Wednesday, May 12, 2010

Jesus saves

In all the dust-up over the recent and very troubling revelations about sexual abuse in the Church it was refreshing to read yesterday that the Holy Father attributed this to sin in the Church. Sounds easy enough, right? Well, it's true. Priests sin, bishops sin, and even deacons manage to freely do something we know is wrong now and again, not to mention avoid doing things we should do, and the laity sin, too. We are all guilty of sins of commission and omission, things we have done and things we have failed to do, as we acknowledge, in some manner, each time we gather for Mass. Some sins rise to the level of being grave, or at least sins with grave matter, times when we act in a knowingly evil manner, sometimes to our own great surprise and consequent horror. We have sometimes not only failed to do good, but outright refused to avoid evil by positively embracing it. As I mentioned last week, all of this only proves the Christian thesis, not that we are sinners in the hands of an angry God, but sinners in the hands of a loving God, whose mercy is boundless.

"In this is love, not that we have loved God but that he loved us and sent his Son to be the propitiation for our sins" (1 John 4:10). This, my friends, is the good news: Jesus Christ is the Gospel!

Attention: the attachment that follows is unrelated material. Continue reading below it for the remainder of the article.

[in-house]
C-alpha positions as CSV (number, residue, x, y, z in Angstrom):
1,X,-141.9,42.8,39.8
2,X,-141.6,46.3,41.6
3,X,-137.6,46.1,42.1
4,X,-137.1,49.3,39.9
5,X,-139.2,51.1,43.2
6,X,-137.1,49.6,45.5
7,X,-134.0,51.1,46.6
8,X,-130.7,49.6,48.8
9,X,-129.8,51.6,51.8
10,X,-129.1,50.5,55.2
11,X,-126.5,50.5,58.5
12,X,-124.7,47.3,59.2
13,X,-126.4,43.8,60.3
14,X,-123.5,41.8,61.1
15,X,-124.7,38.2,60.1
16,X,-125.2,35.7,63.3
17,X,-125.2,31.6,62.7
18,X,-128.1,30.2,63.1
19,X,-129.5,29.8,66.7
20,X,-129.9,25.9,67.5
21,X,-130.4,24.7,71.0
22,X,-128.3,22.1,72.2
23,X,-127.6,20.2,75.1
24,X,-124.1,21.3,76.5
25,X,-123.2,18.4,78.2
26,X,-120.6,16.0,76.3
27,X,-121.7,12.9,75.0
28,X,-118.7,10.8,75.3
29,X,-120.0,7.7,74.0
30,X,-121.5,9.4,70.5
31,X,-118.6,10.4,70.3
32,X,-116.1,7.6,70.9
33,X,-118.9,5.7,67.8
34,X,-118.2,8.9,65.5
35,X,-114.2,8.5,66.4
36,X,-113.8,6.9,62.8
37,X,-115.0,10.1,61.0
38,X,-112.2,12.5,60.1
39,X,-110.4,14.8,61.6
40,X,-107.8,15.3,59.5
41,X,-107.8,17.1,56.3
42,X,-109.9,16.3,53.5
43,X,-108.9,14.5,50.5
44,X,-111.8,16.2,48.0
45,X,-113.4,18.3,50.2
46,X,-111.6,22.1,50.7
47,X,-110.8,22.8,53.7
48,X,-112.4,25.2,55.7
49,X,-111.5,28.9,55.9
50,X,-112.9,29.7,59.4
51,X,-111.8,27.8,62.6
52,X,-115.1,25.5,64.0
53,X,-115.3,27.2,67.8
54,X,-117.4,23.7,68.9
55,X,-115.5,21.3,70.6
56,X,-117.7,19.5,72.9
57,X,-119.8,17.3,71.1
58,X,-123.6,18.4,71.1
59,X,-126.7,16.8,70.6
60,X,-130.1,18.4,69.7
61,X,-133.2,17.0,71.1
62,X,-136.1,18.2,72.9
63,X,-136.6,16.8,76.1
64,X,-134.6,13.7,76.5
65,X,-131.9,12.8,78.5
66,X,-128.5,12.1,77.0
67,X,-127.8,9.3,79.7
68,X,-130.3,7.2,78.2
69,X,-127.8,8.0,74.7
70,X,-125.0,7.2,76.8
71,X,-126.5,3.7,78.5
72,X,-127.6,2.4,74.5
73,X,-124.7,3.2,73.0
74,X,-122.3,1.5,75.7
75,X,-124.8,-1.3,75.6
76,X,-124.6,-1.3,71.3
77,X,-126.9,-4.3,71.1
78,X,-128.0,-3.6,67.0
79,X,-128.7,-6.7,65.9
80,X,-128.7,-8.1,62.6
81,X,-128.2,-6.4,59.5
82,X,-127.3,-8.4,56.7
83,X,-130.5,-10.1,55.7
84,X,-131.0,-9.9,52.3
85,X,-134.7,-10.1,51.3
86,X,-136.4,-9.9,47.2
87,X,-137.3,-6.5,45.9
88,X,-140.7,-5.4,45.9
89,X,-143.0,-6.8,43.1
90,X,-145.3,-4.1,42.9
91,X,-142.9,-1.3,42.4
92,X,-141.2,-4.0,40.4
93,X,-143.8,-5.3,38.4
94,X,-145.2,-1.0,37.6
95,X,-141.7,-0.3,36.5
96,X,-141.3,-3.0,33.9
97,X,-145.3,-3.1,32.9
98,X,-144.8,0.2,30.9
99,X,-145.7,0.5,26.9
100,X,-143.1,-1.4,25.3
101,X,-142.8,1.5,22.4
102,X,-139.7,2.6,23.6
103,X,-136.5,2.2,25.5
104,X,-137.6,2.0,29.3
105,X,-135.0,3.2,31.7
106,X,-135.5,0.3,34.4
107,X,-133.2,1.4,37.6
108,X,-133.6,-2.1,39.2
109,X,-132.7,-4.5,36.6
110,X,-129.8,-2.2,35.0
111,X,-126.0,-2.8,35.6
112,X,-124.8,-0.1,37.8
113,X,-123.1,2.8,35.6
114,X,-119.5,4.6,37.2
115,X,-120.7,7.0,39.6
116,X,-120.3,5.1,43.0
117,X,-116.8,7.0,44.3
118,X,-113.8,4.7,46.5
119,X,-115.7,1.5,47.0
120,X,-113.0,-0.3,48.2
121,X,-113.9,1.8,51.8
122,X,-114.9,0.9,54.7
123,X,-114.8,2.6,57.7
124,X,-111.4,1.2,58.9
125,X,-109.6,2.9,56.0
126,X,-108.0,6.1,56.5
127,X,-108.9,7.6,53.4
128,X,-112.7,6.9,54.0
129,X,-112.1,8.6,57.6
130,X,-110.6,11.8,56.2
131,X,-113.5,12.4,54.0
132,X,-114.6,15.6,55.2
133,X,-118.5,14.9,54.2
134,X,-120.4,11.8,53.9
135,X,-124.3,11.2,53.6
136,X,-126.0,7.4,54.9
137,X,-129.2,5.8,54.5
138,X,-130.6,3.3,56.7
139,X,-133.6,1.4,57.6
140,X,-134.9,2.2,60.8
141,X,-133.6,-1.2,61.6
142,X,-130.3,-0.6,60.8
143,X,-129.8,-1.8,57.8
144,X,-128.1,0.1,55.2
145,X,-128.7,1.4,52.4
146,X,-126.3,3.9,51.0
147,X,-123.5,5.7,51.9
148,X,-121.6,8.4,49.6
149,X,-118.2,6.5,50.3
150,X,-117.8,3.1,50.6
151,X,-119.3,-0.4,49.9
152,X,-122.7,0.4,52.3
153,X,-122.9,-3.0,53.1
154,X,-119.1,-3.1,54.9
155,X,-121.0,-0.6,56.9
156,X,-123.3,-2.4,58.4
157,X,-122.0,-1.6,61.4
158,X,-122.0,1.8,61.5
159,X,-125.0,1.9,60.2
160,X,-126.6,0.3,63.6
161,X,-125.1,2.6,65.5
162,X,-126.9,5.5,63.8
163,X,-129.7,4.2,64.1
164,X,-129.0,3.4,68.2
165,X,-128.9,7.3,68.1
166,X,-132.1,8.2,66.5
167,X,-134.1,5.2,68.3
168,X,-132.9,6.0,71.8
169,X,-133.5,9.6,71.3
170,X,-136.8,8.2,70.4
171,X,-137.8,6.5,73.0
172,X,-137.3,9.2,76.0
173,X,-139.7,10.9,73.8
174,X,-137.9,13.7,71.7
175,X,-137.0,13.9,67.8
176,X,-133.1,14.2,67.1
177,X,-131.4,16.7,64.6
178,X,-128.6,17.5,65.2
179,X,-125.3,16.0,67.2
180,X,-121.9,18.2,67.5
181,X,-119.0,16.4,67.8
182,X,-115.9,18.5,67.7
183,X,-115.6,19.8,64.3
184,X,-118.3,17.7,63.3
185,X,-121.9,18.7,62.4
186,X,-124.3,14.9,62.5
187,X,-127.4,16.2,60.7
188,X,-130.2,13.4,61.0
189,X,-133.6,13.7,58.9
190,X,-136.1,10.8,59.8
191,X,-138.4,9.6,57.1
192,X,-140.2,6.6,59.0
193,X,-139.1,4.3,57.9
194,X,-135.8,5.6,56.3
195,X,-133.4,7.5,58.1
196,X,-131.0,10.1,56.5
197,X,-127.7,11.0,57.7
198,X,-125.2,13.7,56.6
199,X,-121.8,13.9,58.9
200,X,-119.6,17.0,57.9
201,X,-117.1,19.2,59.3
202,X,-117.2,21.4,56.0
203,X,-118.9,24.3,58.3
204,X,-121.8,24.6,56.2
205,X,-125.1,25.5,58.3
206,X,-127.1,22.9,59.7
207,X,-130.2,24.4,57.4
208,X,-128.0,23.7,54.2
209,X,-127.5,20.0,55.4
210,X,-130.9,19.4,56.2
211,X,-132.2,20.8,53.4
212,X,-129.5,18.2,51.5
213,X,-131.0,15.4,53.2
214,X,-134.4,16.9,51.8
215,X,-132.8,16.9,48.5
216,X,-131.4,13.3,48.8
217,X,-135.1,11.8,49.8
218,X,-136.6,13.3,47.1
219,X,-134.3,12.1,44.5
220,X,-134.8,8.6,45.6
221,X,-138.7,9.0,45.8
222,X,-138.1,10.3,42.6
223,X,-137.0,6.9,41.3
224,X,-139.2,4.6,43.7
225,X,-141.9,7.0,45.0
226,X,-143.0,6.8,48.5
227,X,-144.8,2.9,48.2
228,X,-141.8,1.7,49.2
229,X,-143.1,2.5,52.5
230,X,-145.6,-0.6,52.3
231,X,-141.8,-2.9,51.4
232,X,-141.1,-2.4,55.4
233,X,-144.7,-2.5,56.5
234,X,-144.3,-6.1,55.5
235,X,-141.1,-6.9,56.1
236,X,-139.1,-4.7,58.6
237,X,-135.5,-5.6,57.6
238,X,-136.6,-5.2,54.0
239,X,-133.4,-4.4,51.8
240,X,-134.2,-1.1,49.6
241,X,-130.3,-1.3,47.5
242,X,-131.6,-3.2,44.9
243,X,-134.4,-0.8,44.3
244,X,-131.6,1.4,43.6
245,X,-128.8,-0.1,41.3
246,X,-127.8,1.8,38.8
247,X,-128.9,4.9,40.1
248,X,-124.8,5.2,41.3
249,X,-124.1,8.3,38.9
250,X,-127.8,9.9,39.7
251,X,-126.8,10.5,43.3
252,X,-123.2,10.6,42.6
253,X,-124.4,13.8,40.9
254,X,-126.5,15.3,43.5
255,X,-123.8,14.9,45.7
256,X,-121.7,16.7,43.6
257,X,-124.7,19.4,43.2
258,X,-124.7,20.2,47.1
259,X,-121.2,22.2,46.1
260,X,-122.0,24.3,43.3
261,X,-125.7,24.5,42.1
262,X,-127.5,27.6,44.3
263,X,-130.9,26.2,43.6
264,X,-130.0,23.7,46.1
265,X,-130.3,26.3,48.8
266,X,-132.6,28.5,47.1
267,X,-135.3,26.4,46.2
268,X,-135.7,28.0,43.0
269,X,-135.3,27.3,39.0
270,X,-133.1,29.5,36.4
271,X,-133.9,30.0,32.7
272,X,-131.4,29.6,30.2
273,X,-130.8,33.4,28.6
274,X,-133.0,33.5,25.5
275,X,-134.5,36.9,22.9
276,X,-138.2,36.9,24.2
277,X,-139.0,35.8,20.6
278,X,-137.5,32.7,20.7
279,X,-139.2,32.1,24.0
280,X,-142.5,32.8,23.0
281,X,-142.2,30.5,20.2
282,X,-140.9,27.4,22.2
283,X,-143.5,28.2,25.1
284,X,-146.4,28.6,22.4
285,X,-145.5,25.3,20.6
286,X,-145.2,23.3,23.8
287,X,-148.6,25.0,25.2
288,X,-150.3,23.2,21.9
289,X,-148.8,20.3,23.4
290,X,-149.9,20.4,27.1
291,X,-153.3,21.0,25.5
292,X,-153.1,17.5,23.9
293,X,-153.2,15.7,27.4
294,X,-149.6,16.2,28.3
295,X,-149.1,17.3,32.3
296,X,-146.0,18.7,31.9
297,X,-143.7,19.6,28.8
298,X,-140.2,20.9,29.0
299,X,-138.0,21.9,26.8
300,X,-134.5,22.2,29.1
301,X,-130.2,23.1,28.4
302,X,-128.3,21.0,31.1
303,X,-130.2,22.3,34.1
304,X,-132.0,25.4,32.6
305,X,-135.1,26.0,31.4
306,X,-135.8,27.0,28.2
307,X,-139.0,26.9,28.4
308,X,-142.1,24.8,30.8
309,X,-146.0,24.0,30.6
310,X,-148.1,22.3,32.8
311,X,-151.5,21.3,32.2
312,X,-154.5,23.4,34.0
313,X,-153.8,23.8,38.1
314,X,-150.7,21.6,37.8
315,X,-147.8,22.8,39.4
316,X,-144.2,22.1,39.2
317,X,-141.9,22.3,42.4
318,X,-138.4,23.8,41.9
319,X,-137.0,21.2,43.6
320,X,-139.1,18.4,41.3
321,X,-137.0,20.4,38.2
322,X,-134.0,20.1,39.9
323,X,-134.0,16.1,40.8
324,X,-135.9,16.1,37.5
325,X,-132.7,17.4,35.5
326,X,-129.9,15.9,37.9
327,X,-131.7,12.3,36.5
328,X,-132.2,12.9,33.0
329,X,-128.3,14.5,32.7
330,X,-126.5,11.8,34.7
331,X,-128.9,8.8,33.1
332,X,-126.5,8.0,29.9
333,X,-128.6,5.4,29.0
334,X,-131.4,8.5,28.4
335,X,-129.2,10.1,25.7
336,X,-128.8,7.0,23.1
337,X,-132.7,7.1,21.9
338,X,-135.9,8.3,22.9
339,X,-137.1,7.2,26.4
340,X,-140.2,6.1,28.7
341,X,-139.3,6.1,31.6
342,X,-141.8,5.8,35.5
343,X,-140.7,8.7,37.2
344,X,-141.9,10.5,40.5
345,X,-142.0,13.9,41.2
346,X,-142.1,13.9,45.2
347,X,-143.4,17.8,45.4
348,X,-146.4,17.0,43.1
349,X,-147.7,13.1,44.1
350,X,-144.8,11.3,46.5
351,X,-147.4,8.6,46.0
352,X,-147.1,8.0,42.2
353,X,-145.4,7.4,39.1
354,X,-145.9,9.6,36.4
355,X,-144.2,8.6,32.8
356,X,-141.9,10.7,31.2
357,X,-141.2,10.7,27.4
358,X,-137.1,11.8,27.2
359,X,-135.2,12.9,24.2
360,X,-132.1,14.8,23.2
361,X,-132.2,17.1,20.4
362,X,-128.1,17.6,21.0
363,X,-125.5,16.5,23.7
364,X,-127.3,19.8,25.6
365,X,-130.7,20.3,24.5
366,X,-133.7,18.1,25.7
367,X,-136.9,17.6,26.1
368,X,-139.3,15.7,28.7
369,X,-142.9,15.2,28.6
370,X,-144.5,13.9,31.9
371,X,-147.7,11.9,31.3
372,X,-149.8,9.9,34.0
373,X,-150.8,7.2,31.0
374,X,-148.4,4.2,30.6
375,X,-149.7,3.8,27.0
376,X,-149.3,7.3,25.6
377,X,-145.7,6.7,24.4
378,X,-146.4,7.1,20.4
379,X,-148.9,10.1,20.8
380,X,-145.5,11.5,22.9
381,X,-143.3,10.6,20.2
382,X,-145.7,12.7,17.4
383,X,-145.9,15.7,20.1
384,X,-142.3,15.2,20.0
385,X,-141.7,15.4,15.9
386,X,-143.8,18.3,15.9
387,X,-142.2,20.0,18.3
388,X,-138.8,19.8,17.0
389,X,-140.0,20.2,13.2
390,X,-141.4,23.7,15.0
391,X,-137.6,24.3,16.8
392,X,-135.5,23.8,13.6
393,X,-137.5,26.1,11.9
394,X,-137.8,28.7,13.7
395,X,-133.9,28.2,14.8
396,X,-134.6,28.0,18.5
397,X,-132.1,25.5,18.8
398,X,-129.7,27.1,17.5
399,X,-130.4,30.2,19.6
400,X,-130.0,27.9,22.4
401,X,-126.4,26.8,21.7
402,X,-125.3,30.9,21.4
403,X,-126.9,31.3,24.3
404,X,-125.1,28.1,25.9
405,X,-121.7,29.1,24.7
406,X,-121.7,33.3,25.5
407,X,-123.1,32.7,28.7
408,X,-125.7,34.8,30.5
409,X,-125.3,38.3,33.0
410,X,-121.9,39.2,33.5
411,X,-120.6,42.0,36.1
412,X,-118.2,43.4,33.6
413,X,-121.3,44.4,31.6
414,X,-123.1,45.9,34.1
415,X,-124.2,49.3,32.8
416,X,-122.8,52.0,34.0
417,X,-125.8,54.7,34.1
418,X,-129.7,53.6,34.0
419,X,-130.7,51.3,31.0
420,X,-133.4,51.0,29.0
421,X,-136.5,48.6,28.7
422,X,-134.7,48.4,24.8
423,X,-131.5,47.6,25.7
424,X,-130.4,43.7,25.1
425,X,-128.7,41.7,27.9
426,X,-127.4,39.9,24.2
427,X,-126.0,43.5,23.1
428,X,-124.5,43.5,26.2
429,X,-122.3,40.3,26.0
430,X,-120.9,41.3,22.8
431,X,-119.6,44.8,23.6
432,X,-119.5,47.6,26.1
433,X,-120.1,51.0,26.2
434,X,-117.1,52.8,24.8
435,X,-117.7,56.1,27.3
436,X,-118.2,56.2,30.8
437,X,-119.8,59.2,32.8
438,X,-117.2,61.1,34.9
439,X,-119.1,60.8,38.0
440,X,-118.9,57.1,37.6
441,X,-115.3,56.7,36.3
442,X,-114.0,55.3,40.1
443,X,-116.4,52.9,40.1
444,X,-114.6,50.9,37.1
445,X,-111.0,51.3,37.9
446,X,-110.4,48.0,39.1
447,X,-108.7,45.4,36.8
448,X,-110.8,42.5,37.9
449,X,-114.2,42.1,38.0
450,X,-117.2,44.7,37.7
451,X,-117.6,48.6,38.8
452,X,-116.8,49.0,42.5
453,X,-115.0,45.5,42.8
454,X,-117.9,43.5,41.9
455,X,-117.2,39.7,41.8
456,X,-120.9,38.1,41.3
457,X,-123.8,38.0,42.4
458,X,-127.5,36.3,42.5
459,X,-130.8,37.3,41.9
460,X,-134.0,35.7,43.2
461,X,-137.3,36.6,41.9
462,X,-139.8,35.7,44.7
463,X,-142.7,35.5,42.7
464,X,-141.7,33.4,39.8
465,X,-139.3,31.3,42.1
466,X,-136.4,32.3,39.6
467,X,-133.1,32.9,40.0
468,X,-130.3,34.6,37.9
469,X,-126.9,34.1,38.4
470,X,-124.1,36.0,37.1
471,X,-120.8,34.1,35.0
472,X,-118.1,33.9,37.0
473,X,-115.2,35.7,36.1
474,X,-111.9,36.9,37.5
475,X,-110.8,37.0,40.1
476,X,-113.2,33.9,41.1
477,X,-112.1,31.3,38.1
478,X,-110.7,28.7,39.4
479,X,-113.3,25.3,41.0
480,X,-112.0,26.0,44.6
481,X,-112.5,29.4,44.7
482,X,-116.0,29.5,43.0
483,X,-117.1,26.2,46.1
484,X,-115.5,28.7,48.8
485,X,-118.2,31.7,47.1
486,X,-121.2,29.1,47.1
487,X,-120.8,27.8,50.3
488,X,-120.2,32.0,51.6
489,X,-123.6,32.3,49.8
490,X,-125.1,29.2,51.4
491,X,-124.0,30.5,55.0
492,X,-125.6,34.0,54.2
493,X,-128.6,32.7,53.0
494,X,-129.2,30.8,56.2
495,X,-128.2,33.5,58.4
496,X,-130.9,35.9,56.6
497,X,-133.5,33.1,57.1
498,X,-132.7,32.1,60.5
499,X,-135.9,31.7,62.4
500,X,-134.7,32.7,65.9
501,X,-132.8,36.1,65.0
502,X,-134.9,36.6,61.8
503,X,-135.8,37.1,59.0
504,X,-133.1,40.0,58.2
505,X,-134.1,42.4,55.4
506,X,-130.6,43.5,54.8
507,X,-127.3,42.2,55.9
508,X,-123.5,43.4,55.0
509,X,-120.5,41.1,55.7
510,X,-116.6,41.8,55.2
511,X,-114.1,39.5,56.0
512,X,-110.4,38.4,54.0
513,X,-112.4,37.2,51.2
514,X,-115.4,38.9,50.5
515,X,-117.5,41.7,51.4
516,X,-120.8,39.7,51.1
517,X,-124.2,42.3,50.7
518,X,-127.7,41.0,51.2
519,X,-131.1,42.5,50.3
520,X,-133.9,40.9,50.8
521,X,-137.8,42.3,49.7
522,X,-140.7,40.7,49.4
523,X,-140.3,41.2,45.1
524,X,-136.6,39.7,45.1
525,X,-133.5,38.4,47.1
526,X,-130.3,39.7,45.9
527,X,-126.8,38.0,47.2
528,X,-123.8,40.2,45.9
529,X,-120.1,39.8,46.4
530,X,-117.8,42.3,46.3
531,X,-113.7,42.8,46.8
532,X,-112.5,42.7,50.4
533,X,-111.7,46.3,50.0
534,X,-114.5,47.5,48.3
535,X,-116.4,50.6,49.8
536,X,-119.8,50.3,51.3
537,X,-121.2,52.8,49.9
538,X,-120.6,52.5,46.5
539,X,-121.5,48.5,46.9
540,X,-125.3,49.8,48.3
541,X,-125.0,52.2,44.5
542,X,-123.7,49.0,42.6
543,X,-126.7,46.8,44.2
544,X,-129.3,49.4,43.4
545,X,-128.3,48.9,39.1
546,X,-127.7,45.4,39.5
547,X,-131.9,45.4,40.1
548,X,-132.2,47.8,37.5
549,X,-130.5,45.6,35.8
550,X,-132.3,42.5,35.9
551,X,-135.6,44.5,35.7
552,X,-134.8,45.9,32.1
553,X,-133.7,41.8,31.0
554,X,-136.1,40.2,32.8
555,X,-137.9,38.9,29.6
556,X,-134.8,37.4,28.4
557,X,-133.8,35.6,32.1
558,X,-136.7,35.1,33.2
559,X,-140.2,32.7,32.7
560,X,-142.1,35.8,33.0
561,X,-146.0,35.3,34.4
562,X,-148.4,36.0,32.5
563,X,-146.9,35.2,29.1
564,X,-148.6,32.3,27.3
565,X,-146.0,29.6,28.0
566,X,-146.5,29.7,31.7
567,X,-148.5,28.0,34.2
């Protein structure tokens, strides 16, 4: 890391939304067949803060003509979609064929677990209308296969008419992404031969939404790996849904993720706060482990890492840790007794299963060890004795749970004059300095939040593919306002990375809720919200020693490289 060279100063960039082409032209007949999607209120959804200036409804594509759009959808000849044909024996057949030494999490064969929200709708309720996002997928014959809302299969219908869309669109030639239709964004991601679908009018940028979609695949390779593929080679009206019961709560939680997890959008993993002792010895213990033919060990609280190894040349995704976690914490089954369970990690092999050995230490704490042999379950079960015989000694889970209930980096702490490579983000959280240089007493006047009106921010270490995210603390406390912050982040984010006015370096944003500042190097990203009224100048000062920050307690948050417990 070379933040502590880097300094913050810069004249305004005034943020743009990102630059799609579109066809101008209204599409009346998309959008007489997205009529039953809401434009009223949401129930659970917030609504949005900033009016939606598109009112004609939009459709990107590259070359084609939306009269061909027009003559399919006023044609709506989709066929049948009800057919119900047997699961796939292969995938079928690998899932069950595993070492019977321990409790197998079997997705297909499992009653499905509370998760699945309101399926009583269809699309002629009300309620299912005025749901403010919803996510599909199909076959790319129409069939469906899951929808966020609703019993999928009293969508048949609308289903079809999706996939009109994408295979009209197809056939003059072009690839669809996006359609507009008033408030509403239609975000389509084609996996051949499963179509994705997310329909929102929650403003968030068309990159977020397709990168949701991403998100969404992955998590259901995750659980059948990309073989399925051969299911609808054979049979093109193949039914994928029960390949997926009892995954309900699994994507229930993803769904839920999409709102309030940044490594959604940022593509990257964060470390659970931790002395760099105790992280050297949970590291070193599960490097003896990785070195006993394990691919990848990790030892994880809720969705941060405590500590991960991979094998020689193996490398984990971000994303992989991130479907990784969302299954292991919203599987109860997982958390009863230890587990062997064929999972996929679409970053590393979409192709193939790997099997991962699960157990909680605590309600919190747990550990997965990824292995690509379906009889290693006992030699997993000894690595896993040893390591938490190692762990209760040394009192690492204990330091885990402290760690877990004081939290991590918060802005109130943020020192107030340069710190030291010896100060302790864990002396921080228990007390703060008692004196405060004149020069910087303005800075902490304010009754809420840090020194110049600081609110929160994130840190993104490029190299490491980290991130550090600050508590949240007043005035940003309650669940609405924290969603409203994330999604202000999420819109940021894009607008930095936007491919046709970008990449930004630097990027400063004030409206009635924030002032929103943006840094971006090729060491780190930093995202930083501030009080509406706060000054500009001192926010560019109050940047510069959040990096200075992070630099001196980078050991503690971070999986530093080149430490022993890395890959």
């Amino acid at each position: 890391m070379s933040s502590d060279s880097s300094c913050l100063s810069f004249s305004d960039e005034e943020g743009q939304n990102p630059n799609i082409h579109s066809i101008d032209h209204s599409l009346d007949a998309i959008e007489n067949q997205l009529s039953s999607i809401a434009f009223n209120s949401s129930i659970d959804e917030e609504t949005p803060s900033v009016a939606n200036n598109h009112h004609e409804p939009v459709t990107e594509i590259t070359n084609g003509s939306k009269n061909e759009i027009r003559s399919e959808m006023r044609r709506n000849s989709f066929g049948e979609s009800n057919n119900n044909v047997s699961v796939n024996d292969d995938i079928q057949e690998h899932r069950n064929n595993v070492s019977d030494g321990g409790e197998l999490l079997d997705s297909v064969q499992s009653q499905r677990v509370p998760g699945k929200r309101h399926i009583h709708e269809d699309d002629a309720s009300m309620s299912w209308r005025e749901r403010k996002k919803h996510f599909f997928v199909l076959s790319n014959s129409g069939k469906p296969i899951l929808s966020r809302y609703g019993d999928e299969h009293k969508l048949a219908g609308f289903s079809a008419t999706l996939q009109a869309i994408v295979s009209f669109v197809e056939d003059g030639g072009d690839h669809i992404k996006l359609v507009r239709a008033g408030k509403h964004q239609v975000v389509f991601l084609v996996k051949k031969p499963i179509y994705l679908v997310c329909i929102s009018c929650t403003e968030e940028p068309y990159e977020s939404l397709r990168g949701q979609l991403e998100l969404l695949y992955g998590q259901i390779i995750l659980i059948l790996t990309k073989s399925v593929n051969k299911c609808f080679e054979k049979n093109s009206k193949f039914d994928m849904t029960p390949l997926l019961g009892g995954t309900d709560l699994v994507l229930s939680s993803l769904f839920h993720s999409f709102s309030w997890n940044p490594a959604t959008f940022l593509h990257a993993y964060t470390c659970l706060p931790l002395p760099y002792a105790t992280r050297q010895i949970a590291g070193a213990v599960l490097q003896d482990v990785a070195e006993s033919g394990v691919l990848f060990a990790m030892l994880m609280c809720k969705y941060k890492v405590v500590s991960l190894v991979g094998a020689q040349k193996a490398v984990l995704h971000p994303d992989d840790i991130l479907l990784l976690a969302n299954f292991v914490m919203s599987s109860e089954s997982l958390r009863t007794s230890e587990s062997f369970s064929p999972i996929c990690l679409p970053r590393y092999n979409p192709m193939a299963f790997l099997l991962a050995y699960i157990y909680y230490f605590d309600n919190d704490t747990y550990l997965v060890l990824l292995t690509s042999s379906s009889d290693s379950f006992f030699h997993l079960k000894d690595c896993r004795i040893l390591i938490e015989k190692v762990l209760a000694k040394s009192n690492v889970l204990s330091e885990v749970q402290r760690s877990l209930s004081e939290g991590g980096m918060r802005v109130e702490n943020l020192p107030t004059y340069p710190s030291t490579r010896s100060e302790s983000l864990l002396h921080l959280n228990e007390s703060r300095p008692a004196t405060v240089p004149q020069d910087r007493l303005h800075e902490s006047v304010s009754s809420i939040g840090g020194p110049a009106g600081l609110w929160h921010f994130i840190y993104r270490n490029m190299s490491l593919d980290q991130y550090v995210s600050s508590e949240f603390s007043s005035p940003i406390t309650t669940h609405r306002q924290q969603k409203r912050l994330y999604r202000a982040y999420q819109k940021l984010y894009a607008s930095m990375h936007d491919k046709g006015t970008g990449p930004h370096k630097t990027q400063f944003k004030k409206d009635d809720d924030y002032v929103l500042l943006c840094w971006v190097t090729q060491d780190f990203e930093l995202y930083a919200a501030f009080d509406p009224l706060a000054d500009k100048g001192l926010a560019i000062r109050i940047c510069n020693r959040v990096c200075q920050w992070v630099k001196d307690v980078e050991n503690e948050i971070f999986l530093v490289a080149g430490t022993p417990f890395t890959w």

I turn, as I often do, to St. Paul, who wrote a long time ago to a Christian community he did not found and one he had yet to visit:

"For while we were still weak, at the right time Christ died for the ungodly. For one will scarcely die for a righteous person—though perhaps for a good person one would dare even to die— but God shows his love for us in that while we were still sinners, Christ died for us. Since, therefore, we have now been justified by his blood, much more shall we be saved by him from the wrath of God. For if while we were enemies we were reconciled to God by the death of his Son, much more, now that we are reconciled, shall we be saved by his life. More than that, we also rejoice in God through our Lord Jesus Christ, through whom we have now received reconciliation" (Rom 5:6-11 ESV).

Jesus didn't die for the godly, for the righteous, He died for people like me, the ungodly and the unrighteous to save me from God's wrath. As Psalm 49 reminded me last night: I am unable to redeem myself, to "pay to God a ransom. Too high the price to redeem [my] life; [I]would never have enough to stay alive forever and never see the pit," Jesus Christ not only has enough, but gave it all for me and for you.

Once in awhile we need to strip off all the varnish and see the beauty of the wood, the blood-stained wood of the Cross.

Alithos Anesti

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